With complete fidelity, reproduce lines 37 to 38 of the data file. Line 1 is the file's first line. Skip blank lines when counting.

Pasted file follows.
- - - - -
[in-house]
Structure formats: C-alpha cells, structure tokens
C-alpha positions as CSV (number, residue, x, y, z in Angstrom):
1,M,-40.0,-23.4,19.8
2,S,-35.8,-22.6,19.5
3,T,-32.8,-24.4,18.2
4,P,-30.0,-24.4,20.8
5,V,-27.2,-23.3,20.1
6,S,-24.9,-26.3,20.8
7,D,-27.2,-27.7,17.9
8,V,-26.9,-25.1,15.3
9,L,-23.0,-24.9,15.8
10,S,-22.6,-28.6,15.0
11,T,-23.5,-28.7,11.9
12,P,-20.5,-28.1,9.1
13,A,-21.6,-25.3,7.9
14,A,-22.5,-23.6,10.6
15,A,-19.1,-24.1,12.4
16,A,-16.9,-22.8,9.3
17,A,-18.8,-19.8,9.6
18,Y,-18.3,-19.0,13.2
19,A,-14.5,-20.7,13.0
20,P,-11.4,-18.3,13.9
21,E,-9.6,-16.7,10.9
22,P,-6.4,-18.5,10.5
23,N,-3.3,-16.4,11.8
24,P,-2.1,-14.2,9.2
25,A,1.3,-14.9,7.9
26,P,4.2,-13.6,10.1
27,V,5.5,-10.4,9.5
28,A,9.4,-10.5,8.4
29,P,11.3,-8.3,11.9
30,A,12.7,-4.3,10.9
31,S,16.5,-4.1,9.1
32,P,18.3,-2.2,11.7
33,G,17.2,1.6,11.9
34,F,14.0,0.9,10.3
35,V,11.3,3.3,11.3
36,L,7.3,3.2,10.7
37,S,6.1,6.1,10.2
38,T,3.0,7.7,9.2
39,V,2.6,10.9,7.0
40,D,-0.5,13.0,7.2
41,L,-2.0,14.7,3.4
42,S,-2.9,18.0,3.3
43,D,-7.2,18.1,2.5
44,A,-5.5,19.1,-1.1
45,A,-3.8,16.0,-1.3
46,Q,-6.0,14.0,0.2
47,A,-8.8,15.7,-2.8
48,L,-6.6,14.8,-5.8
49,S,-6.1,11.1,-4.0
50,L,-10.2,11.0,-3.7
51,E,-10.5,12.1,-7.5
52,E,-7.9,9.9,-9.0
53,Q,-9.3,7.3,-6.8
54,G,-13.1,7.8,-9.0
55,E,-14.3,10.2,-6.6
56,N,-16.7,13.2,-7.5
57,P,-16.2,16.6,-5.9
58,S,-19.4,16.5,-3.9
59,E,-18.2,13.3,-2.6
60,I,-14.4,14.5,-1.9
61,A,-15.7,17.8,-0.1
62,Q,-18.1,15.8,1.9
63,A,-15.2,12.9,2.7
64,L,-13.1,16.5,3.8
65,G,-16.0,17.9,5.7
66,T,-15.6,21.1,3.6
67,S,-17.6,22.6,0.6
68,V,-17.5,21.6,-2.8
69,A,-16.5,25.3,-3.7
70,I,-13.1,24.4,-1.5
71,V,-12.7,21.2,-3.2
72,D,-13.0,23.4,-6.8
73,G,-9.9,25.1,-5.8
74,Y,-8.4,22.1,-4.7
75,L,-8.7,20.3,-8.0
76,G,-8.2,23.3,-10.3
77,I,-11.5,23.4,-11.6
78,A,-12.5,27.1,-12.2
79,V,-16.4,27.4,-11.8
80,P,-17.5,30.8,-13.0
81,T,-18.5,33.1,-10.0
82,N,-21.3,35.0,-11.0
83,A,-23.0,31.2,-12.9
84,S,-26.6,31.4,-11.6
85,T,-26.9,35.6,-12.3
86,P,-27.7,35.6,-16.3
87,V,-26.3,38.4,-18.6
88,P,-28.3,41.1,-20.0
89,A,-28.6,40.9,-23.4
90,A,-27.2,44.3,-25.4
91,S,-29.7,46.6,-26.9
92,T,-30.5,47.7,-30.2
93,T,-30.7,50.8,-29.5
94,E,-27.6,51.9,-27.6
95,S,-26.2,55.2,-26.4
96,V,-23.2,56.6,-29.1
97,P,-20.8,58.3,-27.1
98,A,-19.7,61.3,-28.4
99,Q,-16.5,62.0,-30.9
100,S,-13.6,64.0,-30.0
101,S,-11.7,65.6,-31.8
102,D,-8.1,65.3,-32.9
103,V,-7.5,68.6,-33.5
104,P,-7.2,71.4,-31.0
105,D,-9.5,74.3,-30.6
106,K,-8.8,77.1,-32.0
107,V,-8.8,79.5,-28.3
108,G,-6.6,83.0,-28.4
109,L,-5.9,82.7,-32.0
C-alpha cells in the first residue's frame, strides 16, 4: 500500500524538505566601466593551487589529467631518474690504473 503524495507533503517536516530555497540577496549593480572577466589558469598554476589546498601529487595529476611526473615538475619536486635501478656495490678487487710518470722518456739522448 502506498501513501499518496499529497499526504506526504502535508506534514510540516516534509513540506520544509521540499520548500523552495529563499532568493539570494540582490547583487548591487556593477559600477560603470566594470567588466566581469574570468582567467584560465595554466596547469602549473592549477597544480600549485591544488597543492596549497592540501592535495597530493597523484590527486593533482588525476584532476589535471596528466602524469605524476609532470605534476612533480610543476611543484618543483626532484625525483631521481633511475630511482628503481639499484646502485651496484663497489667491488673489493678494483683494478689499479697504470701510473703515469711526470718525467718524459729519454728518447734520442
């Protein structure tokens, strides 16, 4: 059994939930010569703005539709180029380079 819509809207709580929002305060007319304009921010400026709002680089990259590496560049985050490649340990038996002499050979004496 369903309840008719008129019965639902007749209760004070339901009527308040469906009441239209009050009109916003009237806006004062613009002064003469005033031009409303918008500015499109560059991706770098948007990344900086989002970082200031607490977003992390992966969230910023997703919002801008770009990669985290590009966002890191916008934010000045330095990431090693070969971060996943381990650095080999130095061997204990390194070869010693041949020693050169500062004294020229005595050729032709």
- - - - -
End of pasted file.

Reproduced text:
34,F,14.0,0.9,10.3
35,V,11.3,3.3,11.3